Strecha Talks Career Training With The Province | Automotive Training Centre

Zyg Strecha, director of the Automotive Training Centre in Surrey, was recently interviewed by the Province. The article in question looks at the current career training choices and programs available to prospective students, and highlights opportunities and resources in this ever-changing landscape.

Essentially, the point was being made that both education and job markets have changed dramatically in the past decade, and prospective students face a number of new challenges, including financing. Enter Zyg.

“We understand the challenges students face to better their careers,” Strecha said. “That’s why we support financial aid programs and provide support to our students during the application process. Financial assistance may be available to those who qualify.”

This, of course, is only one small part of the overall picture, as more and more people are starting to opt out of traditional colleges and universities. This change was recently summed up by BC’s Education Minister, George Abbott, in a public statement.

“The reality is that our world has changed, and continues to change,” he said. “An education system designed in the very different circumstances of an earlier century can’t possibly meet the challenges students face – both now and in the future.”

We agree, and the need for a more practical and specialized education is the reason for the increased popularity of Canadian career and community colleges.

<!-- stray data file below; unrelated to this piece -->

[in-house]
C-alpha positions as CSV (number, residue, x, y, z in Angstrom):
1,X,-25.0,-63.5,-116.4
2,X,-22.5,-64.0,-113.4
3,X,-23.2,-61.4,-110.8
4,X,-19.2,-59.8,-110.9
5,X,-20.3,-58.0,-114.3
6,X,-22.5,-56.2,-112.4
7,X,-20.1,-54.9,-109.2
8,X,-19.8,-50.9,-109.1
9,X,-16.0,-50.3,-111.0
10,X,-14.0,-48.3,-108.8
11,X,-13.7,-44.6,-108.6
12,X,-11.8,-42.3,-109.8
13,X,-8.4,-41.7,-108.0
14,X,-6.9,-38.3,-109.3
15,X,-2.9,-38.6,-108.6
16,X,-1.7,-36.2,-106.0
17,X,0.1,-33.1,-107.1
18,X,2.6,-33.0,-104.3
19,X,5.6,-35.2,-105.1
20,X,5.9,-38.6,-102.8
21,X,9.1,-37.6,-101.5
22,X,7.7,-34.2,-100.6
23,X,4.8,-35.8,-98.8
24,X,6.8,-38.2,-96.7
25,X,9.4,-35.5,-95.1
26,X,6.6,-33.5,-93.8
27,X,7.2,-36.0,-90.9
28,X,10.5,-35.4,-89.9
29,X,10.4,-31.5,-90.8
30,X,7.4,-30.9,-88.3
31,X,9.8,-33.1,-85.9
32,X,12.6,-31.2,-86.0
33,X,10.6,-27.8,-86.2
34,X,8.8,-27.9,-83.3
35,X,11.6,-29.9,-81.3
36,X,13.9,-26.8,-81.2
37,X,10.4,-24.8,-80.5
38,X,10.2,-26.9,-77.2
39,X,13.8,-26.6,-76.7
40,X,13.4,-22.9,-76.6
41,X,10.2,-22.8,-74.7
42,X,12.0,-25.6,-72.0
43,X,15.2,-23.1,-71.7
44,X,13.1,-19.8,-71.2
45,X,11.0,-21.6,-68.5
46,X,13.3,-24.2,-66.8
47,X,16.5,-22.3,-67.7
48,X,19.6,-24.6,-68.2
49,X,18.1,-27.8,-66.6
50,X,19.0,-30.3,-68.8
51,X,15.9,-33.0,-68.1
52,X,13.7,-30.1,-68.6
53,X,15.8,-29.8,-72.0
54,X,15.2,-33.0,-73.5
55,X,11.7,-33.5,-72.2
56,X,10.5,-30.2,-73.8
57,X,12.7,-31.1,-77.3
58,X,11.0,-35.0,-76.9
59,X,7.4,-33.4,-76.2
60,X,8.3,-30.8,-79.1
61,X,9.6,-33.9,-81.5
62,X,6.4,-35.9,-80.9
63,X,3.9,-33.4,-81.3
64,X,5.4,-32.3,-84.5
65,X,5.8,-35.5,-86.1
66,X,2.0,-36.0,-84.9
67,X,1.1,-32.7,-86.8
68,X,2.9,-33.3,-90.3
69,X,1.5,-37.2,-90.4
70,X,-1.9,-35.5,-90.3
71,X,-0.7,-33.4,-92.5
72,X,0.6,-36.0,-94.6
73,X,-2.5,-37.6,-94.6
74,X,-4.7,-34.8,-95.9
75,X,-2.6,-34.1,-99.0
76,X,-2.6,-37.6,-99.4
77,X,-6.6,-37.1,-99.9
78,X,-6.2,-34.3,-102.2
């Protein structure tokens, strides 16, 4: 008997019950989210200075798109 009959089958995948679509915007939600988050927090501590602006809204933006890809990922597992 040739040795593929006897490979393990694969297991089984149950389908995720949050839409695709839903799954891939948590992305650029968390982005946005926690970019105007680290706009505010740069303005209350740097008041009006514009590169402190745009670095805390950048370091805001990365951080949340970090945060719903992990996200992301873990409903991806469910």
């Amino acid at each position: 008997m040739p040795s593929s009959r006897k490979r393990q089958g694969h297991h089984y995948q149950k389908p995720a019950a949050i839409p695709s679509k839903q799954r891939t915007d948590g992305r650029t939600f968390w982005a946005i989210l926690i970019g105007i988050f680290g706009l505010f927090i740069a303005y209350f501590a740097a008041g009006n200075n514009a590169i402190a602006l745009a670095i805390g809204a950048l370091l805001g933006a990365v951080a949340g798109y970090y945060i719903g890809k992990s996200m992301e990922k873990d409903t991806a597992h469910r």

“A university degree used to be an entree to a job. [Employers] didn’t care if your degree was in archaeology—they’d take you into the accounting firm and train you for the job,” Ann Buller, president of Centennial College told The Chronicle of Higher Education. “Their university degree means they have a good, solid education but not necessarily something that translates easily into a job. We (meaning career colleges) can help them discover their passion.”

That passion, not to mention intensive, specialized curriculum and the financial flexibility discussed by Strecha, are just some of the reasons why it is a good idea to enroll in a career college. If you love cars, for example, why spend four years at a university in an unrelated program, when you can take auto mechanic training or auto body courses and find a career in the industry within a year? Put simply, with the resurgence of the automotive industry, at home and abroad, and the changing educational and career landscape, there may never have been a better time to enroll in an automotive training program.

Don’t be left behind.

Categories: ATC News, BC Auto Industry News
Tags: atc news, ATC Surrey, automotive industry news, BC auto industry news, Career Colleges, Zyg Strecha

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